Same principle with an insightful example in this video:
Save time and money by allowing to collaborate effectively and taking decisions quickly
In this article, Erika Hall, Co-founder of Mule design says:
“The difference in individual perspectives will rear up to wreak havoc on your project plan whenever you need to make a decision. Arguments will break out. Not the good kind of arguments. The really annoying kind about priorities, requirements, constraints, or user needs. These are the arguments that indicate you lack a shared basis for decision-making.
Research is necessary for a successful design project because it gives you a shared basis for decision-making, grounded in evidence rather than in sheer authority or tenacity. And this saves time and money.”
During what phase of my product should I do research?
Research should be planned for all the phases of the product development cycle to validate assumptions. Discovery phase consists of defining the market for a product, its potential users and product requirements. Design phase involves bringing a product to life through product or user interface design and refinement. Understanding the different challenges you’ll need to address during these different phases allows you to plan your user research effort throughout a development cycle.
What different research methods should be employed in different phases of product development?
Depending on the phase the product is in, multiple research methods can be used to bring clarity to the decision making process. It is a good skill to master the art of using most apt methodology in each phase to get clarity from the users. Whether you are in preliminary research phase discovering the needs and behaviours of the users, developing user personas and user stories based on those personas or in the usability testing phase where you are using both qualitative and quantitative methods(A/B testing/multivariate testing) it is a good practice to keep users at the centre of all your development effort.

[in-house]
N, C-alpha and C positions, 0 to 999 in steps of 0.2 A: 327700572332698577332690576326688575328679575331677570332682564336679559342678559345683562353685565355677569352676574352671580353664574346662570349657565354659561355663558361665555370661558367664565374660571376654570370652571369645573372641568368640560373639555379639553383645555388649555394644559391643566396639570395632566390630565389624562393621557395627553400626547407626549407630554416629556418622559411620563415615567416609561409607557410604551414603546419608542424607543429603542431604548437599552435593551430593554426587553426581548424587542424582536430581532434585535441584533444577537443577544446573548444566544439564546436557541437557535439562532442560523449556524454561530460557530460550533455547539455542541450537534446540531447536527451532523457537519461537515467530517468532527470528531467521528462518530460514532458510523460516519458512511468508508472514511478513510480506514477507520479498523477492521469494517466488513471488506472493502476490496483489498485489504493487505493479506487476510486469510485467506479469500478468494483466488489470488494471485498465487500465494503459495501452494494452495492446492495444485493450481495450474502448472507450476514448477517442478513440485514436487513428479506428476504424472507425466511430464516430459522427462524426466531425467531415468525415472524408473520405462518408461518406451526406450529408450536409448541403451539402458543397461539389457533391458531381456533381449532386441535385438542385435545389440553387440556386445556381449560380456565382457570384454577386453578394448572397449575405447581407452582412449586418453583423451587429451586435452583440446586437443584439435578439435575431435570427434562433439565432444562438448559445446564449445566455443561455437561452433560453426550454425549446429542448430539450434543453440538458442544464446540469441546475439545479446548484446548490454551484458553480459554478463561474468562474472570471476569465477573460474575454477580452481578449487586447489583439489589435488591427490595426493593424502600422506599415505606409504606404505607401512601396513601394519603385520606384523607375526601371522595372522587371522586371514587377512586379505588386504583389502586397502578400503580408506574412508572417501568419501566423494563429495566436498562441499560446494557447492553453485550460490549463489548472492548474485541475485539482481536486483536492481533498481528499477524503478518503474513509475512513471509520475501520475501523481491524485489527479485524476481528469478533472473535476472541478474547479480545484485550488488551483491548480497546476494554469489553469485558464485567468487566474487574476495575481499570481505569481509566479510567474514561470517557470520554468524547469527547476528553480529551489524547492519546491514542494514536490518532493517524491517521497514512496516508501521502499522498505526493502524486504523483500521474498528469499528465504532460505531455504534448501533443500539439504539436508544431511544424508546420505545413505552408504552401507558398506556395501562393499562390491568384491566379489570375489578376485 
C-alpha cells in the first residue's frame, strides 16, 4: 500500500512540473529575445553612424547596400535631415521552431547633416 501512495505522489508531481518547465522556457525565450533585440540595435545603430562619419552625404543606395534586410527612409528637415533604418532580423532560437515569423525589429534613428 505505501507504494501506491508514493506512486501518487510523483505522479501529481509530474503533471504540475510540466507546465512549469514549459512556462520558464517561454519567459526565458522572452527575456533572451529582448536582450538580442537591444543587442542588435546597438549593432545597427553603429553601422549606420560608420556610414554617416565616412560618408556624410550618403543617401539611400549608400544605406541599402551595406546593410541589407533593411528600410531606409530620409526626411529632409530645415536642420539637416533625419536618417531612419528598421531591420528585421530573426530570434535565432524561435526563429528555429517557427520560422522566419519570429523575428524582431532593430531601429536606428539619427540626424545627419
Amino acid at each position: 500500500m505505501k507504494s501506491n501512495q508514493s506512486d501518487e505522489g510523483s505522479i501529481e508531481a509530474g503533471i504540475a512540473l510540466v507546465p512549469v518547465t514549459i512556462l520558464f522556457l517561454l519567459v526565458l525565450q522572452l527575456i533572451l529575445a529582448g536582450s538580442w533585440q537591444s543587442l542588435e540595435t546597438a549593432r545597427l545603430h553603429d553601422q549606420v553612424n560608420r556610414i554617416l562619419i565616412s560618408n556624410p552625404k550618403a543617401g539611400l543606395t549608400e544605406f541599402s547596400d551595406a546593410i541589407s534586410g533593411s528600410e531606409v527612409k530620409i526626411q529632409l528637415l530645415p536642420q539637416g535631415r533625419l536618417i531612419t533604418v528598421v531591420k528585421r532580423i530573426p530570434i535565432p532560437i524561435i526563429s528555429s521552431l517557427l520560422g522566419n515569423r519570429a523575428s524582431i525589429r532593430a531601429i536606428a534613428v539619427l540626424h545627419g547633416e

User Research quick and dirty
Do take a look at the above video by Google Ventures for a quick overview on Usability testing and talking to customers. Note: This video is more than two hours long.
Is user research for Enterprise and B2B products too? Are there any challenges in carrying out user research in a large enterprise?
In this resource by Rian Van der Merwe, He tackles this question on how to navigate the problems of doing research in large enterprises and how to pitch the idea to the top management. This is an excellent free e-book and a very good read.
What are User Personas? How do I arrive at user personas for my product?
A persona is a fictional model you create from the data gathered by talking to real people during preliminary research phase of the development cycle before the design or development starts. Personas allow for product managers to advocate user needs. Personas exist to represent the user in a user centered design because one cant’ design everything for everyone. They embody the behaviour patterns and needs of real people and act as a reference point for decision making. A persona helps the product manager to keep an empathetic mind set towards the users for whom the product is created for. A truly useful persona is the result of collaborative effort following first hand user research. Check this article for more on user personas.